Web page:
All Publications

  • Cancer Incidence After Diagnosis of Abdominal Aortic Aneurysm. Arteriosclerosis, thrombosis, and vascular biology Luo, L., Haas, A. M., Bell, C. F., Baylis, R. A., Adkar, S. S., Fu, C., Angelov, I., Giordano, S. H., Klarin, D., Leeper, N. J., Nead, K. T. 2024


    Epidemiological and mechanistic data support a potential causal link between cardiovascular disease (CVD) and cancer. Abdominal aortic aneurysms (AAAs) represent a common form of CVD with at least partially distinct genetic and biologic etiology from other forms of CVD. The risk of cancer and how this risk differs compared with other forms of CVD, is unknown among AAA patients. We conducted a retrospective cohort study using the IBM MarketScan Research Database to test whether individuals with AAA have a higher cancer risk independent of traditional shared risk factors.All individuals ≥18 years of age with ≥36 months of continuous coverage between 2008 and 2020 were enrolled. Those with potential Mendelian etiologies of AAA, aortic aneurysm with nonspecific anatomic location, or a cancer diagnosis before the start of follow-up were excluded. A subgroup analysis was performed of individuals having the Health Risk Assessment records including tobacco use and body mass index. The following groups of individuals were compared: (1) with AAA, (2) with non-AAA CVD, and (3) without any CVD.The propensity score-matched cohort included 58 993 individuals with AAA, 117 986 with non-AAA CVD, and 58 993 without CVD. The 5-year cumulative incidence of cancer was 13.1% (12.8%-13.5%) in participants with AAA, 10.1% (9.9%-10.3%) in participants with non-AAA CVD, and 9.6% (9.3%-9.9%) in participants without CVD. Multivariable-adjusted Cox proportional hazards regression models found that patients with AAA exhibited a higher cancer risk than either those with non-AAA CVD (hazard ratio, 1.28 [95% CI, 1.23-1.32]; P<0.001) or those without CVD (hazard ratio, 1.32 [95% CI, 1.26-1.38]; P<0.001). Results remained consistent after excluding common smoking-related cancers and when adjusting for tobacco use and body mass index.Patients with AAA may have a unique risk of cancer requiring further mechanistic study and investigation of the role of enhanced cancer screening.

    View details for DOI 10.1161/ATVBAHA.123.320543

    View details for PubMedID 38779853

  • Role of vascular smooth muscle cell clonality in atherosclerosis. Frontiers in cardiovascular medicine Luo, L., Fu, C., Bell, C. F., Wang, Y., Leeper, N. J. 2023; 10: 1273596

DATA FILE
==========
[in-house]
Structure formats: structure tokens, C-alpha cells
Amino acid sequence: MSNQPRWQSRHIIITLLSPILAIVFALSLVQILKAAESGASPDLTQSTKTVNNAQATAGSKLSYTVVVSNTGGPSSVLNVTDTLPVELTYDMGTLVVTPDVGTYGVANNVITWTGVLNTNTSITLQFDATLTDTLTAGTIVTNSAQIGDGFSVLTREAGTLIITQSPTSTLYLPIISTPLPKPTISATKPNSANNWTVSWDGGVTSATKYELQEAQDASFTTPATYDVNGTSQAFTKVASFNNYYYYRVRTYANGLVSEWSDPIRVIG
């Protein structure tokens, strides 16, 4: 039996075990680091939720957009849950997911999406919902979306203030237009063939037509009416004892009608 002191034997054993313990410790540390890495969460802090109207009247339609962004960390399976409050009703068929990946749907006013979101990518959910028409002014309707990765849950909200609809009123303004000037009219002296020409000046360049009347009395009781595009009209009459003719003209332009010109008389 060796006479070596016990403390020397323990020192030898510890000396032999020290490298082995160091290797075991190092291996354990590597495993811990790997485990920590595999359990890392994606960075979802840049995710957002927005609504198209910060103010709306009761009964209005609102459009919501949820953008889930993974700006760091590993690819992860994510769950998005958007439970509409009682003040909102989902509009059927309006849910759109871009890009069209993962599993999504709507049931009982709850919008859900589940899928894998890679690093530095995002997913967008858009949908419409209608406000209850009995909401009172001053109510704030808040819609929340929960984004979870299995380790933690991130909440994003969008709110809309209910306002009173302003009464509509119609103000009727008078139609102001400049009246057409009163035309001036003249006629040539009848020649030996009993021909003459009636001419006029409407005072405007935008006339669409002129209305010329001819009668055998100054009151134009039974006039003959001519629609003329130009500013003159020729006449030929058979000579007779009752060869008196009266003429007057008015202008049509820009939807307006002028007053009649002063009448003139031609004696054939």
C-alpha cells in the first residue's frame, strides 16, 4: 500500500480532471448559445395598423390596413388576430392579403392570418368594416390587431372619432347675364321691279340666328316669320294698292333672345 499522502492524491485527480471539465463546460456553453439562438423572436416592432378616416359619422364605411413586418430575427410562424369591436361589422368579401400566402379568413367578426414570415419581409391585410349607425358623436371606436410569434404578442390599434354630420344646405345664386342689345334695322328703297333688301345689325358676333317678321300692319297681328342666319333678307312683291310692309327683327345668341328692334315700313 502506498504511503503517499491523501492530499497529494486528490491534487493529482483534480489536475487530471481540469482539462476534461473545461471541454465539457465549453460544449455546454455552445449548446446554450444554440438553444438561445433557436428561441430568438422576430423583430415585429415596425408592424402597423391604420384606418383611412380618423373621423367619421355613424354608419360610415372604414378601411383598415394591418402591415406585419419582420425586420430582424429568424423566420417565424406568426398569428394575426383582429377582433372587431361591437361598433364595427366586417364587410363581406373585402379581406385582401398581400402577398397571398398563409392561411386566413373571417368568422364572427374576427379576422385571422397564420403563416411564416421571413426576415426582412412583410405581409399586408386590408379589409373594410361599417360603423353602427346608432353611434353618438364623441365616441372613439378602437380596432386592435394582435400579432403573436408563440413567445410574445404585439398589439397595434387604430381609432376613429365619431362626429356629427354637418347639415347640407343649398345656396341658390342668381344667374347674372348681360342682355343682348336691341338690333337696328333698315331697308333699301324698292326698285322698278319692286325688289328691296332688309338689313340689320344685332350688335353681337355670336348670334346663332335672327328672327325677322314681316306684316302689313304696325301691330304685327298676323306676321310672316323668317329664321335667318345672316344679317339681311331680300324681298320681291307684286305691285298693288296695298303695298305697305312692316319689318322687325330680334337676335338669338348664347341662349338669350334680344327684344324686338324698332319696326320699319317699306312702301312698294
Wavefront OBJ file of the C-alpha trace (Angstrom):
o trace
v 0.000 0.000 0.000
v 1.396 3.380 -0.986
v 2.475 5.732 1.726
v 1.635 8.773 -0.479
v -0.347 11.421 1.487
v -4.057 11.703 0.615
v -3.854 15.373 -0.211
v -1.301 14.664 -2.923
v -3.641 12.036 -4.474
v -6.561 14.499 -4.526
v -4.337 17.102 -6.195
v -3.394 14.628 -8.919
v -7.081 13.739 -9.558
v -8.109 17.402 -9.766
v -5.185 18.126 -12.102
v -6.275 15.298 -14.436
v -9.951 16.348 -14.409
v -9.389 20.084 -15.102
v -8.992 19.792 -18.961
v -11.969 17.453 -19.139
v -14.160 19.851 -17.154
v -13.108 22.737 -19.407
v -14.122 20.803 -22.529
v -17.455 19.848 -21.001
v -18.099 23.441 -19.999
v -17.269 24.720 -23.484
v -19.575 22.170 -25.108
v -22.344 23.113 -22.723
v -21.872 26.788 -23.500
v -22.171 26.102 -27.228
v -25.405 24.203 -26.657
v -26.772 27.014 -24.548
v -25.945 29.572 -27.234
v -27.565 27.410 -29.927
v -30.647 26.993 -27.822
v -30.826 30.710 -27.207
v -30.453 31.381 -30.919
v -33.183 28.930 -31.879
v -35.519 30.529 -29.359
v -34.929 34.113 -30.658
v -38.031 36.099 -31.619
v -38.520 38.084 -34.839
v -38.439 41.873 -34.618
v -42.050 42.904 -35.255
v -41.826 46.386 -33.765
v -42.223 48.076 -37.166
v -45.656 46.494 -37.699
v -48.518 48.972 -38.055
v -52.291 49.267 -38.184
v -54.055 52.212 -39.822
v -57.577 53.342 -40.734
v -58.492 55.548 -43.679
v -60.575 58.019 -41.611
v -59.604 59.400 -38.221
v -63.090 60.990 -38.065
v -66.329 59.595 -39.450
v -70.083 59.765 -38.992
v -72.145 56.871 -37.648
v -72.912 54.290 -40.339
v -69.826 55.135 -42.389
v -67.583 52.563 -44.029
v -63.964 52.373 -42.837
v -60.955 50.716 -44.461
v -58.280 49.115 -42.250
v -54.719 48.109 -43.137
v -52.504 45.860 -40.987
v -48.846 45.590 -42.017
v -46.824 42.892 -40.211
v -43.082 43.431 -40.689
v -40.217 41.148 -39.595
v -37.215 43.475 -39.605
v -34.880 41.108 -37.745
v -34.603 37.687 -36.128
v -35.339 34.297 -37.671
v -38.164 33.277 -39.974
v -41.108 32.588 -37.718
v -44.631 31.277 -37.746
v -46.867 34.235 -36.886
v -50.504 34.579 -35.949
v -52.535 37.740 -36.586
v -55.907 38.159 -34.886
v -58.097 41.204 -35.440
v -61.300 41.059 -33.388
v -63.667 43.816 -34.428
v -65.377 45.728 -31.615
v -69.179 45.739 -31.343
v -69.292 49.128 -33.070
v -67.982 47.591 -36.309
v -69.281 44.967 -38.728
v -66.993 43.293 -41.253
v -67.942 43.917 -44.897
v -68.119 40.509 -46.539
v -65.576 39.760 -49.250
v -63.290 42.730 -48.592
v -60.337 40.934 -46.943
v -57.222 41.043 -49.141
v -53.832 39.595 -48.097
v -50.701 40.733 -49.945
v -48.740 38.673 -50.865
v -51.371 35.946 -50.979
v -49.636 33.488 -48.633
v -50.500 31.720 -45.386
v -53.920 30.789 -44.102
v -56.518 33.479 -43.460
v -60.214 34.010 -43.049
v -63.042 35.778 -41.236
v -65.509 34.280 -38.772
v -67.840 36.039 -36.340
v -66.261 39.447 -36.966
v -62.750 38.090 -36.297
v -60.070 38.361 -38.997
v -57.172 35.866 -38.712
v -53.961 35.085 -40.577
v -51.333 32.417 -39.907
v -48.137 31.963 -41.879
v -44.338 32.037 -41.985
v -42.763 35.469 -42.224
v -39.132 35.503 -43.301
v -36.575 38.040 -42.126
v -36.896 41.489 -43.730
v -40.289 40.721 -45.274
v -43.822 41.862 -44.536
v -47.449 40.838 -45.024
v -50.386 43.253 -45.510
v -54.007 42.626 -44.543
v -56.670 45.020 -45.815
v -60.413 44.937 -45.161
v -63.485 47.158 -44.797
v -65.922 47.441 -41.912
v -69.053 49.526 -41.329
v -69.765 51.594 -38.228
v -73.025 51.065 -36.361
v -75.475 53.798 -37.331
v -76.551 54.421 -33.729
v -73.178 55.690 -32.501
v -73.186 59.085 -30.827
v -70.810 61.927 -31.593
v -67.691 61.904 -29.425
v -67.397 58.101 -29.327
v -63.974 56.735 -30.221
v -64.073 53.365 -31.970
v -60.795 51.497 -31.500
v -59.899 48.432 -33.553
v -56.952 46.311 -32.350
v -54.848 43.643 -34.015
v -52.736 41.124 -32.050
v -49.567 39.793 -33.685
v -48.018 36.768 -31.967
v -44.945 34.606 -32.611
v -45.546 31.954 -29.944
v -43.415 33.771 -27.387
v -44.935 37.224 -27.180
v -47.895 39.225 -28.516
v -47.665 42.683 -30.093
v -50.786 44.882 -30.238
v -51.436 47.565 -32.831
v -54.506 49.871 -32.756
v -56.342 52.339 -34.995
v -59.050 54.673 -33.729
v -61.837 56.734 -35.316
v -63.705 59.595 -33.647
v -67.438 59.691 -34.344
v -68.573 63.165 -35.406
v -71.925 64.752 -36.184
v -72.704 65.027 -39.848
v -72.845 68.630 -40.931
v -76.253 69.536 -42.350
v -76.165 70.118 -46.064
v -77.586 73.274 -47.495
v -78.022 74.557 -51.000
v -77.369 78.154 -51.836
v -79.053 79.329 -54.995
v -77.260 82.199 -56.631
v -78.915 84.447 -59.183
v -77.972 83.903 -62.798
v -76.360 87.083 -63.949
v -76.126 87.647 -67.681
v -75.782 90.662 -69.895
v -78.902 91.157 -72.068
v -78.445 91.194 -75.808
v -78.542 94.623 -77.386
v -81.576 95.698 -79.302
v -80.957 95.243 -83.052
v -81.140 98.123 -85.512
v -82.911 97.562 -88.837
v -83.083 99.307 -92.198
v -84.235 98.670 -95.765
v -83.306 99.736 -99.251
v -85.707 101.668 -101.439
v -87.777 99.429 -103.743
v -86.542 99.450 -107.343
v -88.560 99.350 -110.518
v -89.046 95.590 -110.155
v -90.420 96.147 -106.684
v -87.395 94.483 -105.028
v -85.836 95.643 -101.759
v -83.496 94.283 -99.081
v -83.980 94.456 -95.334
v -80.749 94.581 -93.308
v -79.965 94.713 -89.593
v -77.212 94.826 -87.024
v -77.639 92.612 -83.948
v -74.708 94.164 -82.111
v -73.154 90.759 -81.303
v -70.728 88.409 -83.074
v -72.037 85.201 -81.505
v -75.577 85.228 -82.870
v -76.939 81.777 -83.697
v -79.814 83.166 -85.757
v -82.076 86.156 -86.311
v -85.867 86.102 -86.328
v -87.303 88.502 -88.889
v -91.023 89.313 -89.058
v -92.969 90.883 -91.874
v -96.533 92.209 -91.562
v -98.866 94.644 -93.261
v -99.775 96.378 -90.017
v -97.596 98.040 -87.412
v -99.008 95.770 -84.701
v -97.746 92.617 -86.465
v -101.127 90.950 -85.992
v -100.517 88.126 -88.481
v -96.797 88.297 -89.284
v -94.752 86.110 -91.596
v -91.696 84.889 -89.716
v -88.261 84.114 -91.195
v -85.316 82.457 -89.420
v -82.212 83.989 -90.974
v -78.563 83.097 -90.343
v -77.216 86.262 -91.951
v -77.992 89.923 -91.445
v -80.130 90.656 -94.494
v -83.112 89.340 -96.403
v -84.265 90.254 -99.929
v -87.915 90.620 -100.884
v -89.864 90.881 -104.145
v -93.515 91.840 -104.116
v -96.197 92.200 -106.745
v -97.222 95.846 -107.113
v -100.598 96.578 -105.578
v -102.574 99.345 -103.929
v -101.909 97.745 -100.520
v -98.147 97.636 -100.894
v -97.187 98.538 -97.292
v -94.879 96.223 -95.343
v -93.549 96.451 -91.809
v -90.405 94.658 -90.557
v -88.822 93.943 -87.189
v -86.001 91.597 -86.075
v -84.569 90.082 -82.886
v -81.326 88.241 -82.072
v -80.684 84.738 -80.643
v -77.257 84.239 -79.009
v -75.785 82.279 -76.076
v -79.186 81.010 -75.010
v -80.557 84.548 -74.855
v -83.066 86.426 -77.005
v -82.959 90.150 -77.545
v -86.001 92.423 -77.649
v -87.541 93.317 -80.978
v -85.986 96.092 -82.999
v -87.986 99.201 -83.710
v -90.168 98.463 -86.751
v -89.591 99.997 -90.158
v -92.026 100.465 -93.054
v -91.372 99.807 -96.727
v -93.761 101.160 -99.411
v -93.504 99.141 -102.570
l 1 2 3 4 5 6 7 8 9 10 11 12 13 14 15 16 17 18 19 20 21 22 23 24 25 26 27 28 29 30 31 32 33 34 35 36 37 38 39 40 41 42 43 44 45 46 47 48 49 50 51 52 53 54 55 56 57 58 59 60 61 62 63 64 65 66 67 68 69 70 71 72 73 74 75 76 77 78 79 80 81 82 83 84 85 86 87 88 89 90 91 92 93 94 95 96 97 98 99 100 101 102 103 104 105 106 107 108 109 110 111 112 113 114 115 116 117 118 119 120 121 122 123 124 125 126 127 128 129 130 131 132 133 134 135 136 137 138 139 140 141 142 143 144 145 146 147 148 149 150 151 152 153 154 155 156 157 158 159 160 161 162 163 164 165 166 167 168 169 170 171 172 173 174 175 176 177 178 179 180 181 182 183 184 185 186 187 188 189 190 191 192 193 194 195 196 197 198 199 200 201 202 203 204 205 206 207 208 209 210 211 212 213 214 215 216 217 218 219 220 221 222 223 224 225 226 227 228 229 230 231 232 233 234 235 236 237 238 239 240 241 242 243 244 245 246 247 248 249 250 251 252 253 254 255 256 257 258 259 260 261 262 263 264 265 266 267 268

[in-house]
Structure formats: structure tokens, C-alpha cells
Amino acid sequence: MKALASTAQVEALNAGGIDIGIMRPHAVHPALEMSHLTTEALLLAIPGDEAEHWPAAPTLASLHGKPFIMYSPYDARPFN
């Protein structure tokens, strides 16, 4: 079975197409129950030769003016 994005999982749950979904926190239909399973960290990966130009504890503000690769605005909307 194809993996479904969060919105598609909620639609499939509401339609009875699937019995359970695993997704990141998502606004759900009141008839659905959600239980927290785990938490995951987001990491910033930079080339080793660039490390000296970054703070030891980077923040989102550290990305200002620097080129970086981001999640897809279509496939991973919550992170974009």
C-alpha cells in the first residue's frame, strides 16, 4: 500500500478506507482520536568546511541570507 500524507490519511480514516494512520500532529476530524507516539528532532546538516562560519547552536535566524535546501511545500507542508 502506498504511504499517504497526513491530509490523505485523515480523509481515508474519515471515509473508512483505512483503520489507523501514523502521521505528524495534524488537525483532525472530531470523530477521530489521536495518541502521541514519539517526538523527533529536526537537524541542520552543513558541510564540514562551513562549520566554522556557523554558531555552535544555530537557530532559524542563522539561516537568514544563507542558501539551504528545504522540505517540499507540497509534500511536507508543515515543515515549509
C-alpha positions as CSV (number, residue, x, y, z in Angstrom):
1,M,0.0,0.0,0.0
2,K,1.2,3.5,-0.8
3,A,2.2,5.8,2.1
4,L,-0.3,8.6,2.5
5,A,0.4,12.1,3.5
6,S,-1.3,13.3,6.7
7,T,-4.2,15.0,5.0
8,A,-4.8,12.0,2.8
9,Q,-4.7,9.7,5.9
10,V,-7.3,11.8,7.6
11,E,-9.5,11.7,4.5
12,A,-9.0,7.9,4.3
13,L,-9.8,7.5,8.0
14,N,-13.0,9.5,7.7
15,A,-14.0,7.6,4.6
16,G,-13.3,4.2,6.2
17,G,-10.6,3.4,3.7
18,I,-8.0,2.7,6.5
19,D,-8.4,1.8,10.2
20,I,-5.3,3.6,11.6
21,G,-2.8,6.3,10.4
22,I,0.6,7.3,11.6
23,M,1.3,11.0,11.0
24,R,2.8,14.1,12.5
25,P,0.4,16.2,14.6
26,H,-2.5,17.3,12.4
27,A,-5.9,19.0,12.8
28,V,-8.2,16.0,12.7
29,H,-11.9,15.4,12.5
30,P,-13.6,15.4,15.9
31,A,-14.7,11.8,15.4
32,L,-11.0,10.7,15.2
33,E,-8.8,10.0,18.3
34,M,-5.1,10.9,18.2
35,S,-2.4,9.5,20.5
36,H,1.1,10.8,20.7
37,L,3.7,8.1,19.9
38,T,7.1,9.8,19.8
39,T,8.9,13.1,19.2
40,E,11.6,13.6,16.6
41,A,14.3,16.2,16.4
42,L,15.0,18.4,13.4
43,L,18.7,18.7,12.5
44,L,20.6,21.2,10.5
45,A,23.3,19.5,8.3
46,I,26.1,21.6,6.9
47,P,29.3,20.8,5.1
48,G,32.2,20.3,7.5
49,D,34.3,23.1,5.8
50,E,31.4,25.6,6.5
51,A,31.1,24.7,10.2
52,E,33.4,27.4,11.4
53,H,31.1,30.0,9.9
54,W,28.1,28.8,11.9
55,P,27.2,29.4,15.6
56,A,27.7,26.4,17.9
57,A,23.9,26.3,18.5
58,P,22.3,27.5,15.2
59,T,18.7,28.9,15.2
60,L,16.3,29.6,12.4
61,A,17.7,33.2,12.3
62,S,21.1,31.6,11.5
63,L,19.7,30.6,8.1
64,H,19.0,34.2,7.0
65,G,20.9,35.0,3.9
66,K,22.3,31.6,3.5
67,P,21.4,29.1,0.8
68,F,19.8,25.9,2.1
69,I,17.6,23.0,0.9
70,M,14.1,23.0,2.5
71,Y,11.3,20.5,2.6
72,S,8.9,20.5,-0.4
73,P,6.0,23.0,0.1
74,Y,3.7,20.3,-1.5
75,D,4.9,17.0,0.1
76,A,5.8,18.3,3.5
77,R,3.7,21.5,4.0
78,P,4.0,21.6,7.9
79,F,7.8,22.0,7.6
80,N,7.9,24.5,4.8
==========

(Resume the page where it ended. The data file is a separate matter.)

Atherosclerotic cardiovascular disease remains the leading cause of death worldwide. While many cell types contribute to the growing atherosclerotic plaque, the vascular smooth muscle cell (SMC) is a major contributor due in part to its remarkable plasticity and ability to undergo phenotype switching in response to injury. SMCs can migrate into the fibrous cap, presumably stabilizing the plaque, or accumulate within the lesional core, possibly accelerating vascular inflammation. How SMCs expand and react to disease stimuli has been a controversial topic for many decades. While early studies relying on X-chromosome inactivation were inconclusive due to low resolution and sensitivity, recent advances in multi-color lineage tracing models have revitalized the concept that SMCs likely expand in an oligoclonal fashion during atherogenesis. Current efforts are focused on determining whether all SMCs have equal capacity for clonal expansion or if a "stem-like" progenitor cell may exist, and to understand how constituents of the clone decide which phenotype they will ultimately adopt as the disease progresses. Mechanistic studies are also beginning to dissect the processes which confer cells with their overall survival advantage, test whether these properties are attributable to intrinsic features of the expanding clone, and define the role of cross-talk between proliferating SMCs and other plaque constituents such as neighboring macrophages. In this review, we aim to summarize the historical perspectives on SMC clonality, highlight unanswered questions, and identify translational issues which may need to be considered as therapeutics directed against SMC clonality are developed as a novel approach to targeting atherosclerosis.

    View details for DOI 10.3389/fcvm.2023.1273596

    View details for PubMedID 38089777

    View details for PubMedCentralID PMC10713728

  • Silencing LY6D Expression Inhibits Colon Cancer in Xenograft Mice and Regulates Colon Cancer Stem Cells' Proliferation, Stemness, Invasion, and Apoptosis via the MAPK Pathway. Molecules (Basel, Switzerland) Duan, J., Wang, Y., Chen, Y., Wang, Y., Li, Q., Liu, J., Fu, C., Cao, C., Cong, Z., Su, M. 2023; 28 (23)


    This study explored the role of lymphocyte antigen 6 family member D (LY6D) in colon cancer stem cells' (CCSCs) proliferation and invasion. LY6D was knocked down using siRNA, and the down-regulation of LY6D was verified using Western blotting. After LY6D knockdown, CCSCs' proliferation, stemness, and invasion were suppressed, whereas apoptosis was increased. Gene Ontology (GO) enrichment analysis revealed that the differentially expressed genes (DEGs) between siLY6D and the negative control groups were significantly enriched in the cell-substrate adherens junction, focal adhesion, and cell-substrate junction terms. Meanwhile, the Kyoto Encyclopedia of Genes and Genomes (KEGG) enrichment analysis revealed that the DEGs were significantly enriched in the MAPK pathway. In addition, Western blotting results showed that pBRAF and pERK1/2, cascade kinases of the MAPK pathway, were significantly down-regulated after LY6D knockdown. In addition, nude mice xenograft experiments showed that the siLY6D treatment decreased tumor sizes and weights and improved tumor-bearing mice survival rates compared with the control group. In conclusion, these findings indicate that LY6D, which is highly expressed in CCSCs, is a key factor involved in tumor growth and development and might be a potential cancer marker and therapeutic target for colon cancer.